Location: Natural Products Utilization Research
Title: p-Hydroxyphenylpyruvate Dioxygenase is a Herbicidal Target Site for B-triketones from Leptospermum Scoparium Authors
|Sauldubois, Audrey - UNIV. OF ANGERS-FRANCE|
|Singh, Nidhi - UNIVERSITY OF MISSISSIPPI|
|Mccurdy, Chris - UNIVERSITY OF MISSISSIPPI|
Submitted to: Phytochemistry
Publication Type: Peer Reviewed Journal
Publication Acceptance Date: January 16, 2007
Publication Date: March 26, 2007
Repository URL: http://www.elsevier.com/locate/phytochem
Citation: Dayan, F.E., Duke, S.O., Sauldubois, A., Singh, N., Mccurdy, C., Cantrell, C.L. 2007. p-Hydroxyphenylpyruvate Dioxygenase is a Herbicidal Target Site for B-triketones from Leptospermum Scoparium. Phytochemistry. 68:2004-2014. Interpretive Summary: The enzyme p-hydroxyphenylpyruvate dioxygenase (HPPD) catalyzes important reaction in plants. It is responsible for the biosynthesis of prenyl quinones and tocopherol, and is the target site a class of herbicides. The essential oil of manuka (Leptospermum scoparium), and its components leptospermone, grandiflorone and flavesone were tested for their activity in whole-plant bioassays and for their potency against HPPD. Plants exposed to manuka oil or its purified components had symptoms similar to that of plants treated with a conventional synthetic inhibitor of this enzyme. The relative inhibitory activities on the enzyme were grandiflorone > leptospermone > flavesone. The herbicidal activity of the semi-purified oil may be sufficient to be used as a natural herbicide.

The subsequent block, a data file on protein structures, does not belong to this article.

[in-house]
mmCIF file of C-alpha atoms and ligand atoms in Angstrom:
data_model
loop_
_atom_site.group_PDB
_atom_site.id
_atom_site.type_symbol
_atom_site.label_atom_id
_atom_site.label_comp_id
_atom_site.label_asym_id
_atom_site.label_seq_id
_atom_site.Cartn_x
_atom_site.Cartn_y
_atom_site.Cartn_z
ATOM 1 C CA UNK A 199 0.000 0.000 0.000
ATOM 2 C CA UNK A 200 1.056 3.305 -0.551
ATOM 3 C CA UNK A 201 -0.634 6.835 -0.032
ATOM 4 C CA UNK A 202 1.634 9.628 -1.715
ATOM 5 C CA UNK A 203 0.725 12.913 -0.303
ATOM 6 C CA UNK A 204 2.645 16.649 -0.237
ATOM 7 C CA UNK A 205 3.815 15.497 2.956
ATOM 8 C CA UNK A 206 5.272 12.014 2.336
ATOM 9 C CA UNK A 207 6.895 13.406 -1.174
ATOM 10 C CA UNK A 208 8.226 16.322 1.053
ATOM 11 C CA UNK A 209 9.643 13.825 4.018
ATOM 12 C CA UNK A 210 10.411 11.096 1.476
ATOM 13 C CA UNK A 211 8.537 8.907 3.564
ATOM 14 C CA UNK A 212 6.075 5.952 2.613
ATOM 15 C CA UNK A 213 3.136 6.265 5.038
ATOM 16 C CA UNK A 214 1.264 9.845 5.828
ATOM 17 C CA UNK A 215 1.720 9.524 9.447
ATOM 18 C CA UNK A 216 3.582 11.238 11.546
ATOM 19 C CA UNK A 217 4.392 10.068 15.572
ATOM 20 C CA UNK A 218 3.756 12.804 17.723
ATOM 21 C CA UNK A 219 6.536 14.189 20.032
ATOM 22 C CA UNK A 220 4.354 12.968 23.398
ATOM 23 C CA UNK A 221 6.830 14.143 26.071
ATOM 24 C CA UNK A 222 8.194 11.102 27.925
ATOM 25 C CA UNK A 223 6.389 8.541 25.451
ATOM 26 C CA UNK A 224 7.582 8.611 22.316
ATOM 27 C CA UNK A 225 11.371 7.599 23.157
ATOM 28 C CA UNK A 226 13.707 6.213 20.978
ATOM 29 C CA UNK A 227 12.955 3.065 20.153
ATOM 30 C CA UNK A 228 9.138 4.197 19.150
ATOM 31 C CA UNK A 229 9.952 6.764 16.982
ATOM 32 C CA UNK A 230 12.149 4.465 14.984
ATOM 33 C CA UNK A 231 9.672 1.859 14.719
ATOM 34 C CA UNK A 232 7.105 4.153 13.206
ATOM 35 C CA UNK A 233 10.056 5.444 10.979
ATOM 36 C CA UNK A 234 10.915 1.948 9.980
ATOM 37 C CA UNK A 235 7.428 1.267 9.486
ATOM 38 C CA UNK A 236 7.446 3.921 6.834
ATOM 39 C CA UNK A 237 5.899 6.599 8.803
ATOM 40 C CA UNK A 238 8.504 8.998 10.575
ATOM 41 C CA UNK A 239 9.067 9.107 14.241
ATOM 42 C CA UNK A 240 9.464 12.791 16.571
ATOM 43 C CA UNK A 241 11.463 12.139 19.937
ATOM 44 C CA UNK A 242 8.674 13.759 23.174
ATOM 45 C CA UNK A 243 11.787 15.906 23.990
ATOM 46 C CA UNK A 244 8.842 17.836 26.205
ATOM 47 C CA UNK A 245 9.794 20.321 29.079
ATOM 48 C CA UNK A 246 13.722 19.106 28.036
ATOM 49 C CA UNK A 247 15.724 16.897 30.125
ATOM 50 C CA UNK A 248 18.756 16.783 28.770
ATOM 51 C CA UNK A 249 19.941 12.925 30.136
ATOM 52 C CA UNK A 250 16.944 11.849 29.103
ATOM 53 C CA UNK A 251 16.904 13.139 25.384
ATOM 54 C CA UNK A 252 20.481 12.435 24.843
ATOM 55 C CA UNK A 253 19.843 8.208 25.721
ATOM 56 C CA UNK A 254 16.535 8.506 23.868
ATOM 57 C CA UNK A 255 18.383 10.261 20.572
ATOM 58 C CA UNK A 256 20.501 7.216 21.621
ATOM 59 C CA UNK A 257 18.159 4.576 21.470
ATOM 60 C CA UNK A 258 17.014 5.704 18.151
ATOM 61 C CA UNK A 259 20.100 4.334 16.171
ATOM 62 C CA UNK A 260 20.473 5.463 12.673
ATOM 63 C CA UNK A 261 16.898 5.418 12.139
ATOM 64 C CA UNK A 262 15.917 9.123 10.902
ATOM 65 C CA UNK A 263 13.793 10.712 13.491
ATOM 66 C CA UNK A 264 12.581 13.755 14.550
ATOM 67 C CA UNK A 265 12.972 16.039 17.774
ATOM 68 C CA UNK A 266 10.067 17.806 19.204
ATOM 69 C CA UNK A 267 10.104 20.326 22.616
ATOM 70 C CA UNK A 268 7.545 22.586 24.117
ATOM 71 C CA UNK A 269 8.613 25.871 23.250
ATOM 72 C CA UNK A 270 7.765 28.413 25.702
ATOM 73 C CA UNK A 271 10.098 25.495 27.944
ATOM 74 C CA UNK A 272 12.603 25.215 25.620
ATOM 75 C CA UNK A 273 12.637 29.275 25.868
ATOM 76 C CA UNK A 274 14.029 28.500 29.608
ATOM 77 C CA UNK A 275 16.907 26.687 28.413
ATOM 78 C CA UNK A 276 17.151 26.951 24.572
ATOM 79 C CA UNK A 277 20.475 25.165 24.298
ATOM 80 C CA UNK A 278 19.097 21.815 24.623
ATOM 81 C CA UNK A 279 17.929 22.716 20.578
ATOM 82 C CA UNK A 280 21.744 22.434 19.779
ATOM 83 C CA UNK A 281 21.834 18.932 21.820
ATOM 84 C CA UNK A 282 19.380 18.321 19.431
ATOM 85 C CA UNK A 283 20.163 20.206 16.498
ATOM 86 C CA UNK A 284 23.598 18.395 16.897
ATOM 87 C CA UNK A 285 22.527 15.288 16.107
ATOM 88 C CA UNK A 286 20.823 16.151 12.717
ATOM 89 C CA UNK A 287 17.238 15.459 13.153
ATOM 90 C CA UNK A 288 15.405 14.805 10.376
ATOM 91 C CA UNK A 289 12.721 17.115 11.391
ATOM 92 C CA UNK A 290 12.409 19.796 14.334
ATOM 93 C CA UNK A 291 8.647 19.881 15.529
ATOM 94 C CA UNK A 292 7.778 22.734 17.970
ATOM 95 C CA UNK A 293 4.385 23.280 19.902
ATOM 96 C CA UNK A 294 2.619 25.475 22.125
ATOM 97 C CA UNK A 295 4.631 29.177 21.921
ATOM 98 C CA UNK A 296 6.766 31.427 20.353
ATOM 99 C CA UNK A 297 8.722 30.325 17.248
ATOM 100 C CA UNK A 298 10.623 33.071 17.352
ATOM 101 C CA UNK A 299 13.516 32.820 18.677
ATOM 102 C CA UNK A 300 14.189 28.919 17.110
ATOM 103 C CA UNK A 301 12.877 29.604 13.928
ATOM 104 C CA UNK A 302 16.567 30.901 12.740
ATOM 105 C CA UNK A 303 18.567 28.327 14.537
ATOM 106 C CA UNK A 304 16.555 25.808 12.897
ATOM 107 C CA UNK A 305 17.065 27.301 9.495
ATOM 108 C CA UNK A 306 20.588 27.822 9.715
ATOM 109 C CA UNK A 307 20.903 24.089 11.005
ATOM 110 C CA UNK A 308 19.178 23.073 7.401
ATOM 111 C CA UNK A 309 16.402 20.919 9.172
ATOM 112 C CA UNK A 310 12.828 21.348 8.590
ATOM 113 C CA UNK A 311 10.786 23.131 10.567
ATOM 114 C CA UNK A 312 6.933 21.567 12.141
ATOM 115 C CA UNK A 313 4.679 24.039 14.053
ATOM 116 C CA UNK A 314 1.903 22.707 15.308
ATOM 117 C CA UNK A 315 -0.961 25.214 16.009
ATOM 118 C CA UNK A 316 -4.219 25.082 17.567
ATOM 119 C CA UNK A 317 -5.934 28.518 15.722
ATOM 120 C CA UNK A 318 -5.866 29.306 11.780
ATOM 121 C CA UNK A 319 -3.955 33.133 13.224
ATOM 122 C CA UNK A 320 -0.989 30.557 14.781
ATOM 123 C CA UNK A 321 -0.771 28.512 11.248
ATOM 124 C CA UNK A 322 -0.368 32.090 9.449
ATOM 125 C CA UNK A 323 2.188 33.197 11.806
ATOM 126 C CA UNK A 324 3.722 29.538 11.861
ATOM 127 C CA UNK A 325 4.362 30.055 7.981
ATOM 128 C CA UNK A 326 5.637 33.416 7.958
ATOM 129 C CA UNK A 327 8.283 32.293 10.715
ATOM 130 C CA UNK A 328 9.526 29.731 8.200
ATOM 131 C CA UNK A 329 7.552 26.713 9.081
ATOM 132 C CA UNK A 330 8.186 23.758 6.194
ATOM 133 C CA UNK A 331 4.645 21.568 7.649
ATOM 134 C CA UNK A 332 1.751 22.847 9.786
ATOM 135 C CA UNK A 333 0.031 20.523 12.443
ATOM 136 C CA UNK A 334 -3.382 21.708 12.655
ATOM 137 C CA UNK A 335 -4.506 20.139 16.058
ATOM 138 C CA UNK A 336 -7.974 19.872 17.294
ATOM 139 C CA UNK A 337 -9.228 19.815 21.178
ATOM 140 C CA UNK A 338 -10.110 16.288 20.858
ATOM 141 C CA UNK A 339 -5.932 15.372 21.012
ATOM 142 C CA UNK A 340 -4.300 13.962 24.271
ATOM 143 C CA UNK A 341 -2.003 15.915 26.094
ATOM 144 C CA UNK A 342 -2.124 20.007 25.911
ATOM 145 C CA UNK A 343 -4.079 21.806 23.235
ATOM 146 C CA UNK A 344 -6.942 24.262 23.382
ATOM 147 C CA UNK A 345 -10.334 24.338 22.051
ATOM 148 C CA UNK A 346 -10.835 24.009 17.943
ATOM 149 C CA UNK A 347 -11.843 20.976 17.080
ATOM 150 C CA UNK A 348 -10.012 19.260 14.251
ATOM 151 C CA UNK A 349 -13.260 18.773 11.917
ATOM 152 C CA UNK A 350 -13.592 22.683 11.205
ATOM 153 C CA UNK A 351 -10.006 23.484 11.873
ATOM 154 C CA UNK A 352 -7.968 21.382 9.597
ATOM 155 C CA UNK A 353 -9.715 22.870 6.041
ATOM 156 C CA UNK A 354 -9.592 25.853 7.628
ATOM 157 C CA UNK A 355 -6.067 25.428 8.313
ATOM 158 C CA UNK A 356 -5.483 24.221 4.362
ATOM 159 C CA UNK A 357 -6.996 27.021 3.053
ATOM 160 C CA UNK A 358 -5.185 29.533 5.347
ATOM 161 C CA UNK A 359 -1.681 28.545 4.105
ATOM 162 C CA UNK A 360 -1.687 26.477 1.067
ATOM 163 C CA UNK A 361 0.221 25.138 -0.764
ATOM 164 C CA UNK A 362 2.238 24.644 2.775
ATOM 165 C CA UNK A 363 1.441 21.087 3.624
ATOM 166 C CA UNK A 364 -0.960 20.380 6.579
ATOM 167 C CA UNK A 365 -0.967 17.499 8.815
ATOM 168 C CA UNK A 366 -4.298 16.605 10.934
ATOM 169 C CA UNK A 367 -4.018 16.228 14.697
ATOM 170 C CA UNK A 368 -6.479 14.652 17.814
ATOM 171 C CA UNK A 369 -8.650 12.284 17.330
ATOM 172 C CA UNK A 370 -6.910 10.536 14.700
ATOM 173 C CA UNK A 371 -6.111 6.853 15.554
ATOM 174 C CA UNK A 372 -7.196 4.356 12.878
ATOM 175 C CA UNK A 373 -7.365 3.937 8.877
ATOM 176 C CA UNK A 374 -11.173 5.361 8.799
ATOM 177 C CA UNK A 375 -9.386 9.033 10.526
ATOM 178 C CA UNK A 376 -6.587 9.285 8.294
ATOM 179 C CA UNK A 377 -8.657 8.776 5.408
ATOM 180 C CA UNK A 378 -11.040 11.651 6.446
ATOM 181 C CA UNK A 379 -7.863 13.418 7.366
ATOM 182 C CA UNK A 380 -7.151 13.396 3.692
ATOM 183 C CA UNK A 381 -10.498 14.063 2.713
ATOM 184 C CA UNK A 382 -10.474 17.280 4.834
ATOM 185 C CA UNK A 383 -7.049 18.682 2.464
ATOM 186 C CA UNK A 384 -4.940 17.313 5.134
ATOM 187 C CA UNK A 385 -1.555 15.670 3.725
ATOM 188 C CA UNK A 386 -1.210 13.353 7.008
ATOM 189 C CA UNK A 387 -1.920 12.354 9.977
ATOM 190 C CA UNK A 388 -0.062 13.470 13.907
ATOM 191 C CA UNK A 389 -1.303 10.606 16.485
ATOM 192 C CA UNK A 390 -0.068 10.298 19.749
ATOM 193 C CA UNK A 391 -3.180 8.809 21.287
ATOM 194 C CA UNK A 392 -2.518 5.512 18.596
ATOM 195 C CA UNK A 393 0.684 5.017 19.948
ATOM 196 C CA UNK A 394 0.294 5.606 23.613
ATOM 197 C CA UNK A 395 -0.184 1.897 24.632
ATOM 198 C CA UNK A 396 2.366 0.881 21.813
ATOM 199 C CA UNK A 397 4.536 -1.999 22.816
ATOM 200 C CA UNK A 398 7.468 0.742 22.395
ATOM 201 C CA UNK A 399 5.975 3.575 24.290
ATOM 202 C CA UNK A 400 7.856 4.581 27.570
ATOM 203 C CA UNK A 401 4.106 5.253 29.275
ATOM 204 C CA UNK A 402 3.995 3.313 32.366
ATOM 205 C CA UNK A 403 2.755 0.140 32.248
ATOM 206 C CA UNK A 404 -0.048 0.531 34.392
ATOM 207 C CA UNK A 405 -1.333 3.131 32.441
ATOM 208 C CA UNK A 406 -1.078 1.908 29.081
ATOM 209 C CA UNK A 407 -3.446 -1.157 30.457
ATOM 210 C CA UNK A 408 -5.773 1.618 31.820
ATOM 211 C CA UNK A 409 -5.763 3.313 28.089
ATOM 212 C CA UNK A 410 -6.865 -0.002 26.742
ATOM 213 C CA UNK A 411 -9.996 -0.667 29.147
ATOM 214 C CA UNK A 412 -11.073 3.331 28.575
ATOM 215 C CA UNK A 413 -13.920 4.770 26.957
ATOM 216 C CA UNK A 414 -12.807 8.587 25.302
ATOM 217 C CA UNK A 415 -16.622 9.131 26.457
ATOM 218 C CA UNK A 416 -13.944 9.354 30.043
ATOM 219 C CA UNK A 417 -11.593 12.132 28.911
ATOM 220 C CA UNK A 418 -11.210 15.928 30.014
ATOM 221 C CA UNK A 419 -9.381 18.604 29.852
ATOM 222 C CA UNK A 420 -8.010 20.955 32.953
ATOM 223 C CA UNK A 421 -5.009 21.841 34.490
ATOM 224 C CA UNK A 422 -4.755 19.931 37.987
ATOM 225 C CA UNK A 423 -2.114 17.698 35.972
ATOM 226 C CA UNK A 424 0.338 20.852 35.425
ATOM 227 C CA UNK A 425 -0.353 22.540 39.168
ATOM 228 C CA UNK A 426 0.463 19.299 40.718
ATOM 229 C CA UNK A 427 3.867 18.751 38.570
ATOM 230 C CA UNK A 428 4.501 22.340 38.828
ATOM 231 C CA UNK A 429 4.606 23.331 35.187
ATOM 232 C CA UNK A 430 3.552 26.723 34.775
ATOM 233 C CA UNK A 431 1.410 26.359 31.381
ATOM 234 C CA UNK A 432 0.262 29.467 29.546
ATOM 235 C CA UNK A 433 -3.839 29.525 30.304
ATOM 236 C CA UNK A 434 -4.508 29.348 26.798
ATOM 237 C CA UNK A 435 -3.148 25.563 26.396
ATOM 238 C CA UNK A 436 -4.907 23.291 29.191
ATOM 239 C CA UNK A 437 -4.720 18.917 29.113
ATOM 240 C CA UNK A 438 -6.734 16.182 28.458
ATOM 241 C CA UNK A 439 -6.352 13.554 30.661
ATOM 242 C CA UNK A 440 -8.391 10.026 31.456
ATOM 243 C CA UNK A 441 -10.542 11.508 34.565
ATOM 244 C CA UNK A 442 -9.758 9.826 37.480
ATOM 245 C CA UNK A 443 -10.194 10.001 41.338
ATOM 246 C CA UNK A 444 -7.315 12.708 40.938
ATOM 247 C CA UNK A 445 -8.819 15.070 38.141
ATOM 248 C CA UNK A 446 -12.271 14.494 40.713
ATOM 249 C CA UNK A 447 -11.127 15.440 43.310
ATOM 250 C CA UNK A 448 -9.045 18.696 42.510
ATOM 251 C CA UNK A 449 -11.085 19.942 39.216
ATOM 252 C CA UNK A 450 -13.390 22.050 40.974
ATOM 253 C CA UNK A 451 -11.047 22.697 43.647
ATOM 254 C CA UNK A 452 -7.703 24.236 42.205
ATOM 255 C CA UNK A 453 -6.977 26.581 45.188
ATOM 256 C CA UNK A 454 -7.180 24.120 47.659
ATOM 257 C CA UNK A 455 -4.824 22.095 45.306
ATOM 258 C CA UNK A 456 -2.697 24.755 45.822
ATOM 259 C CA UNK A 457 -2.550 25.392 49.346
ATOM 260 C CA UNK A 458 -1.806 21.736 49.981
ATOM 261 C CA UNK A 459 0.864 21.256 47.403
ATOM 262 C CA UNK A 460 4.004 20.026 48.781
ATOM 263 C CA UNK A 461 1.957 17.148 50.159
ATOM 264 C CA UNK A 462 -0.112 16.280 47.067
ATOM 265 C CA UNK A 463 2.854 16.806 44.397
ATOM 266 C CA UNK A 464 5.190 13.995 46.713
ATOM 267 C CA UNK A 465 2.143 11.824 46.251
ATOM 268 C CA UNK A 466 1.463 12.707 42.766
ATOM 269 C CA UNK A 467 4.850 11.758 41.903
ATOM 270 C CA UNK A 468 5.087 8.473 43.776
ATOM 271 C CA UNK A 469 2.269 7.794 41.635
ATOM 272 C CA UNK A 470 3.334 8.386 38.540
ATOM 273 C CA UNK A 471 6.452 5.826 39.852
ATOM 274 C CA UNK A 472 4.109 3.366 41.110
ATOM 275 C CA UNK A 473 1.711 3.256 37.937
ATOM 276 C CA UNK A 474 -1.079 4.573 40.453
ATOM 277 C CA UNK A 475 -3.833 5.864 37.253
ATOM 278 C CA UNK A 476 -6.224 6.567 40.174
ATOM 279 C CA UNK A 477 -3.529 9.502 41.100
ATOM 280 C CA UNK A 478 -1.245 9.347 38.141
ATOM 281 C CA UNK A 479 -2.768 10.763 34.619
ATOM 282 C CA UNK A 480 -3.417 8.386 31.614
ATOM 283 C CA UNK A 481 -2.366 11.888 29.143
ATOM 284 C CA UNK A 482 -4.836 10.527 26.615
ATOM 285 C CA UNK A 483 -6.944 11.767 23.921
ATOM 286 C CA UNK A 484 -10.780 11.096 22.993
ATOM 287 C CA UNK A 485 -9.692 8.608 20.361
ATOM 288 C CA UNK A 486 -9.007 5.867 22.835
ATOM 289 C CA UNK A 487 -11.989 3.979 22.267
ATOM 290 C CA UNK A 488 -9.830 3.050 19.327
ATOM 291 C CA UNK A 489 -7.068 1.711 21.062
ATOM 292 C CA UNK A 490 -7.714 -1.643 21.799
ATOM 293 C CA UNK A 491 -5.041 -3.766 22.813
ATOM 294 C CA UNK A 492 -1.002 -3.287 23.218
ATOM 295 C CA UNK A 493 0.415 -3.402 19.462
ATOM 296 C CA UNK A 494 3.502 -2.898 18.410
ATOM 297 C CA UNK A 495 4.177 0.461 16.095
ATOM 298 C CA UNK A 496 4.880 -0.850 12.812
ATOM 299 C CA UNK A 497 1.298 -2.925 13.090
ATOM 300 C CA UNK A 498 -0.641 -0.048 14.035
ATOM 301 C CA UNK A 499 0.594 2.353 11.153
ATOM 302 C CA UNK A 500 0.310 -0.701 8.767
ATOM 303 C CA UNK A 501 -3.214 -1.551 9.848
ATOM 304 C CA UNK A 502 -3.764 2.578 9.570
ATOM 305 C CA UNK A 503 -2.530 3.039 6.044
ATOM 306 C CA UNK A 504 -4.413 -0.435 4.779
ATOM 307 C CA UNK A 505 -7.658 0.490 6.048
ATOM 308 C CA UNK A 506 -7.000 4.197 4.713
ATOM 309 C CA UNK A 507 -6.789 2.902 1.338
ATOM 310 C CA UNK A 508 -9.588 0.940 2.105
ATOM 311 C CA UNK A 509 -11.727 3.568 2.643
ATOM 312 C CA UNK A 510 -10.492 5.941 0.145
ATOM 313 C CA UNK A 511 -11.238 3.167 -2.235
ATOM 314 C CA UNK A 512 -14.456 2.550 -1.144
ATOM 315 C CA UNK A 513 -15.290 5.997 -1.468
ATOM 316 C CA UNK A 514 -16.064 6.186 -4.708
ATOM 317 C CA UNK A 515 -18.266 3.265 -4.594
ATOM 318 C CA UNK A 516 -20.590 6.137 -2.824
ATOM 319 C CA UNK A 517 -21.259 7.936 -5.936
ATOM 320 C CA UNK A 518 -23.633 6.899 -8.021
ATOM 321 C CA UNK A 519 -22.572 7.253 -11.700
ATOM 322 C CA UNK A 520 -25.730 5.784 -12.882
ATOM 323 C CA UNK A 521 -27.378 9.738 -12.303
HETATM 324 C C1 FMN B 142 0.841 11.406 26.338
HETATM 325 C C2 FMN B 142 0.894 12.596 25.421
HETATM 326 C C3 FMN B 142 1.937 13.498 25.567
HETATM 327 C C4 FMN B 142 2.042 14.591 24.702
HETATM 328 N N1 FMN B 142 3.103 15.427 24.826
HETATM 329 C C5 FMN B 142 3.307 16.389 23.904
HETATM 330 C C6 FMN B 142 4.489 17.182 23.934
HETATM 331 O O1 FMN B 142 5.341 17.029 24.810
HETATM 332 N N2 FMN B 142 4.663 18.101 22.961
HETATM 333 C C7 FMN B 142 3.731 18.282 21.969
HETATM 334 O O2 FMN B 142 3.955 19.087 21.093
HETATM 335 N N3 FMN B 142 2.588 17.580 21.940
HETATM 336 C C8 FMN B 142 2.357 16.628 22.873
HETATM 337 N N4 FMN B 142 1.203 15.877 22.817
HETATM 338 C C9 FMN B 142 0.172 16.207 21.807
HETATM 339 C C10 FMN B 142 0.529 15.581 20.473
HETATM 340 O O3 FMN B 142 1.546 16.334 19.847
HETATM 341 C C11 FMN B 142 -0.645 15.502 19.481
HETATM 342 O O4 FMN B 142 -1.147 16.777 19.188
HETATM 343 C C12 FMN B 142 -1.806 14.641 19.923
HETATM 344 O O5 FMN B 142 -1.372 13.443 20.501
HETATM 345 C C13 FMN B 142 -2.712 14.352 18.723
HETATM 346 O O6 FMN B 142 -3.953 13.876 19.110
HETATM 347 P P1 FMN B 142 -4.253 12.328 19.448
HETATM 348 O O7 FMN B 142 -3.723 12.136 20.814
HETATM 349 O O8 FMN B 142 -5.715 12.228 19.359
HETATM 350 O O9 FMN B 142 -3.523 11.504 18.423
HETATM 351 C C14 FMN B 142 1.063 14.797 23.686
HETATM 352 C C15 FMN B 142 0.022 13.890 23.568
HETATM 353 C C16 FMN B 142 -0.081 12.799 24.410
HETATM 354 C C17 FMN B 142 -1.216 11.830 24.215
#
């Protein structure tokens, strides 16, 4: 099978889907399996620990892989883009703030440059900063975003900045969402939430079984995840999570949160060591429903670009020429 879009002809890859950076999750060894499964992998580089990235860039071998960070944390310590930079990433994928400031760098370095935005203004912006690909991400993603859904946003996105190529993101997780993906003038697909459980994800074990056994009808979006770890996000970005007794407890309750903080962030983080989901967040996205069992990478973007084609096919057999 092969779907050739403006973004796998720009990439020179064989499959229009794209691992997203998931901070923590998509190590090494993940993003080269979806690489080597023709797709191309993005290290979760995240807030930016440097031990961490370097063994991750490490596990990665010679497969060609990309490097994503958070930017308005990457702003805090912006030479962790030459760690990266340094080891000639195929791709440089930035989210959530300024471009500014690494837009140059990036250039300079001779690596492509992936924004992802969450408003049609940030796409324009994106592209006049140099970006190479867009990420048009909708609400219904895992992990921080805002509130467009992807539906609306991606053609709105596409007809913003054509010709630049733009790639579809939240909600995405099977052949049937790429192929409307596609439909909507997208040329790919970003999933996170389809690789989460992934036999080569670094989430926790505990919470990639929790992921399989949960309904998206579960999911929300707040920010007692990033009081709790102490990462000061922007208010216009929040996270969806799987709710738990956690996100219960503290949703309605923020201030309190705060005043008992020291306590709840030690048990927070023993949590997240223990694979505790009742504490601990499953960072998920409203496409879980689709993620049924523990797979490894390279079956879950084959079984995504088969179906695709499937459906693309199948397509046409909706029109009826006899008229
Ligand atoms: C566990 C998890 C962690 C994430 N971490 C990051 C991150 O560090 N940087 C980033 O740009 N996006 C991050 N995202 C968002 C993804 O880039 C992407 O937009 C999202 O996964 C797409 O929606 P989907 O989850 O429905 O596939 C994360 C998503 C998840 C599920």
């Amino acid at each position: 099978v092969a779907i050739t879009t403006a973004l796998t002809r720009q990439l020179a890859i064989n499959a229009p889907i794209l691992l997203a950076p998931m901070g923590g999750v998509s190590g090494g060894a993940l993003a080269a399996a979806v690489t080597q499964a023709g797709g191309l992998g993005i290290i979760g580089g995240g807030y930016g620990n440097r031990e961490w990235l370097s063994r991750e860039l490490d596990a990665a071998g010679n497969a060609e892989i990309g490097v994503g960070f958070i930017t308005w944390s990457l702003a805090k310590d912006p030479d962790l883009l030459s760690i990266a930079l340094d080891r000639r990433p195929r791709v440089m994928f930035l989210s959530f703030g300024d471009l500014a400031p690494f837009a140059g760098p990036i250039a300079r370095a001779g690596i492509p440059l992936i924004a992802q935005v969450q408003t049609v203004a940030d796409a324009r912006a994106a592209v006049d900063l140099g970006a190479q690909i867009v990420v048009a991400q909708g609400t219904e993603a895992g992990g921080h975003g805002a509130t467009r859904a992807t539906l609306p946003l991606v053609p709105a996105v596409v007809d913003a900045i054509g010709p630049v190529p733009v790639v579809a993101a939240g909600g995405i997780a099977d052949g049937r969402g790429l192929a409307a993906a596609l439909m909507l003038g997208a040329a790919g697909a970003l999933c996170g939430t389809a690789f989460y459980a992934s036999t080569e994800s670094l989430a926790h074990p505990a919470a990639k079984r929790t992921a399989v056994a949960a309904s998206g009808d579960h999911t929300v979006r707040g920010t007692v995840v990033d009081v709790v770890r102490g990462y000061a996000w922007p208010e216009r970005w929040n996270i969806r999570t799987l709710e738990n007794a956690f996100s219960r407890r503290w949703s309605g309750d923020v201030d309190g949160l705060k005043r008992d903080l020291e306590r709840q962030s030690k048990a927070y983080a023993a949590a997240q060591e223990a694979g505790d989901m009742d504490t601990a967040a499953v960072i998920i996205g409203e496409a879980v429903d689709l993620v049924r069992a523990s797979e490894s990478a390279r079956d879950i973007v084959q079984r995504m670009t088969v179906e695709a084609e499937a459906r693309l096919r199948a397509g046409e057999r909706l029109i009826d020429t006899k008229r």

Technical Abstract: p-Hydroxyphenylpyruvate dioxygenase (HPPD) is a key enzyme in tyrosine catabolism and is the molecular target site of B-triketone pharmacophores used to treat hypertyrosinemia in humans. In plants, HPPD is involved in the biosynthesis of prenyl quinones and tocopherol, and is the target site of B-triketone herbicides. The B-triketone-rich essential oil of manuka (Leptospermum scoparium), and its components leptospermone, grandiflorone and flavesone were tested for their activity in whole-plant bioassays and for their potency against HPPD. The phenotype of developing plants exposed to manuka oil or its purified B-triketone components was similar to that of plants exposed to a synthetic HPPD inhibitor. Chlorophyll and carotenoid levels decreased in a dose-dependent manner upon inhibition of HPPD. Unlike their synthetic counterpart, steady-state O2 consumption experiments revealed that the natural triketones behaved as competitive reversible inhibitors of HPPD, with the relative inhibitory activities of grandiflorone > leptospermone > flavesone. Structure-activity relationships indicate that the size and lipophilicity of the side chain affected the potency of the compounds. Computational analysis of the catalytic domain of HPPD indicates that a lipophilic domain proximate from the Fe2+ favors the binding of ligands with lipophilic moieties.